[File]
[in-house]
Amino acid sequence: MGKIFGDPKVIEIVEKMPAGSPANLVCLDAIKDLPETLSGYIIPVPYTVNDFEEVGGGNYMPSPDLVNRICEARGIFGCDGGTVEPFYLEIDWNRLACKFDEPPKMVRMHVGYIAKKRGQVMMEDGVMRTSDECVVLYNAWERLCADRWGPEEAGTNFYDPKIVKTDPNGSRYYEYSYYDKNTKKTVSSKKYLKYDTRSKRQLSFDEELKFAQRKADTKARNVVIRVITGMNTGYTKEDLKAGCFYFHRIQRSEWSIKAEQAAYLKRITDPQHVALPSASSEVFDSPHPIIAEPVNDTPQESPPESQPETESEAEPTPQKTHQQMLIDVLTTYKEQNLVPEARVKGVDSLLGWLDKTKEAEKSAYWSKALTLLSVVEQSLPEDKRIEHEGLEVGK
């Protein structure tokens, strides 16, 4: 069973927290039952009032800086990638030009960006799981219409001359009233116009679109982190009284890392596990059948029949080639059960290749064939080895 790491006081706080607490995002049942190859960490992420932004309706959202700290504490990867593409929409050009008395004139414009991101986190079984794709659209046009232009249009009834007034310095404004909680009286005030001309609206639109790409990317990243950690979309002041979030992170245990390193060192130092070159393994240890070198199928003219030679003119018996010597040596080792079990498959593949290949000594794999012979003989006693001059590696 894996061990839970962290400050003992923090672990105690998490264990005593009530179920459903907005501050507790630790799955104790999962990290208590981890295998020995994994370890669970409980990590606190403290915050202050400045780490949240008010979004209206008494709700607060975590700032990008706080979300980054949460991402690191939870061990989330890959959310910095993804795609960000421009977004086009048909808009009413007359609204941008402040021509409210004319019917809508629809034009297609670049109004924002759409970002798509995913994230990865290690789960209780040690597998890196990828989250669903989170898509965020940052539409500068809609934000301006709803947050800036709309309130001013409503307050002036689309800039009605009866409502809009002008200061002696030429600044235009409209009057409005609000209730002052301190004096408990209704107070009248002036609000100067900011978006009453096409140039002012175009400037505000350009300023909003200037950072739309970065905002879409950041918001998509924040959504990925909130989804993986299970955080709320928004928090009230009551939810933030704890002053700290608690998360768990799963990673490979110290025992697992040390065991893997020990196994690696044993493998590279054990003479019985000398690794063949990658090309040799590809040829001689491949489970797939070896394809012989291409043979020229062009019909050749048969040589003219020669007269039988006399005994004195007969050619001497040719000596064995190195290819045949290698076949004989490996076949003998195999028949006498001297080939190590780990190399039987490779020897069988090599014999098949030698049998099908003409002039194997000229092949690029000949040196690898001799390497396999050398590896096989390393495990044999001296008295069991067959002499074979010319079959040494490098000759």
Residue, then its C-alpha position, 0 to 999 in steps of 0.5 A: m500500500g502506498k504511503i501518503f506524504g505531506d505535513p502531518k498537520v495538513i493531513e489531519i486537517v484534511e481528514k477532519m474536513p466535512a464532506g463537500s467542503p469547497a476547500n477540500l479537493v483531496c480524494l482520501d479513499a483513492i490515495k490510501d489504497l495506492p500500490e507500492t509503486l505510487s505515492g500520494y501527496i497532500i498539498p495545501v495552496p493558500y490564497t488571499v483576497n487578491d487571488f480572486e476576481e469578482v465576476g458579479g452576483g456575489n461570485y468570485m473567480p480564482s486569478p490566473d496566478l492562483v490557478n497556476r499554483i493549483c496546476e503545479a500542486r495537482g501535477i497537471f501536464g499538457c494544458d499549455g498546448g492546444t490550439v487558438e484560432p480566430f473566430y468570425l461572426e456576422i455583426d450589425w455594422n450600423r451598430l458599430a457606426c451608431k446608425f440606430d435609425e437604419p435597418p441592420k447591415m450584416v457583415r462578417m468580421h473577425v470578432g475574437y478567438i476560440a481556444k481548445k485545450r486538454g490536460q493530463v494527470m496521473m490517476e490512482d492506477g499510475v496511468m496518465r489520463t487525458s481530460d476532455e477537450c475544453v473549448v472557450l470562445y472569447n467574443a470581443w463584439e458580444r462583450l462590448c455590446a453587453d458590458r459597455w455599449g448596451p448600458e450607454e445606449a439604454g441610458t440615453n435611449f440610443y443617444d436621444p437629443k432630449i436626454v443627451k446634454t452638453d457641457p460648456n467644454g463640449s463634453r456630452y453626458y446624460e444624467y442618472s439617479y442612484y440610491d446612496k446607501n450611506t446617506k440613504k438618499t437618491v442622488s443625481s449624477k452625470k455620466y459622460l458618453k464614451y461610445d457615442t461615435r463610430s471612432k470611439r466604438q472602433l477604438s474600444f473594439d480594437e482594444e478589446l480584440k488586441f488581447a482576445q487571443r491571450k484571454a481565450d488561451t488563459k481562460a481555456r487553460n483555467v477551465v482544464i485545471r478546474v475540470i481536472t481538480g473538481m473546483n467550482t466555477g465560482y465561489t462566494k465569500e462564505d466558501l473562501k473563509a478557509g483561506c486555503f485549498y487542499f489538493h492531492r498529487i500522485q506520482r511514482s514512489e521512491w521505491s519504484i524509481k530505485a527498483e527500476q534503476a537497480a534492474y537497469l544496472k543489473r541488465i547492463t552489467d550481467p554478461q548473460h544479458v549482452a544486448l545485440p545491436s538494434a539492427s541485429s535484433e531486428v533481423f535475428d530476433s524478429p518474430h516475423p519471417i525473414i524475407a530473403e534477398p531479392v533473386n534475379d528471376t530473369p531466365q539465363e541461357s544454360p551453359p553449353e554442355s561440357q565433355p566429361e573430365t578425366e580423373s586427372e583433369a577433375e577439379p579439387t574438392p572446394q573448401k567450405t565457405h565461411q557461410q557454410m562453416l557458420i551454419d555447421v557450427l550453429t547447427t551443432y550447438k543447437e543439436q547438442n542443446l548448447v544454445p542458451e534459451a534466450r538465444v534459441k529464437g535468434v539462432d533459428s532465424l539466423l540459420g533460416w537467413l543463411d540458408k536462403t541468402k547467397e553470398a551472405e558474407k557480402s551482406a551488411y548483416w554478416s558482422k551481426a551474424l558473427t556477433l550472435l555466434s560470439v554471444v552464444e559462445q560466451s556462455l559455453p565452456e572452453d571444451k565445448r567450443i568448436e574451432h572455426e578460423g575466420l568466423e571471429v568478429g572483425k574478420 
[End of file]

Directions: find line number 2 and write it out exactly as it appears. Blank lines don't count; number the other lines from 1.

Amino acid sequence: MGKIFGDPKVIEIVEKMPAGSPANLVCLDAIKDLPETLSGYIIPVPYTVNDFEEVGGGNYMPSPDLVNRICEARGIFGCDGGTVEPFYLEIDWNRLACKFDEPPKMVRMHVGYIAKKRGQVMMEDGVMRTSDECVVLYNAWERLCADRWGPEEAGTNFYDPKIVKTDPNGSRYYEYSYYDKNTKKTVSSKKYLKYDTRSKRQLSFDEELKFAQRKADTKARNVVIRVITGMNTGYTKEDLKAGCFYFHRIQRSEWSIKAEQAAYLKRITDPQHVALPSASSEVFDSPHPIIAEPVNDTPQESPPESQPETESEAEPTPQKTHQQMLIDVLTTYKEQNLVPEARVKGVDSLLGWLDKTKEAEKSAYWSKALTLLSVVEQSLPEDKRIEHEGLEVGK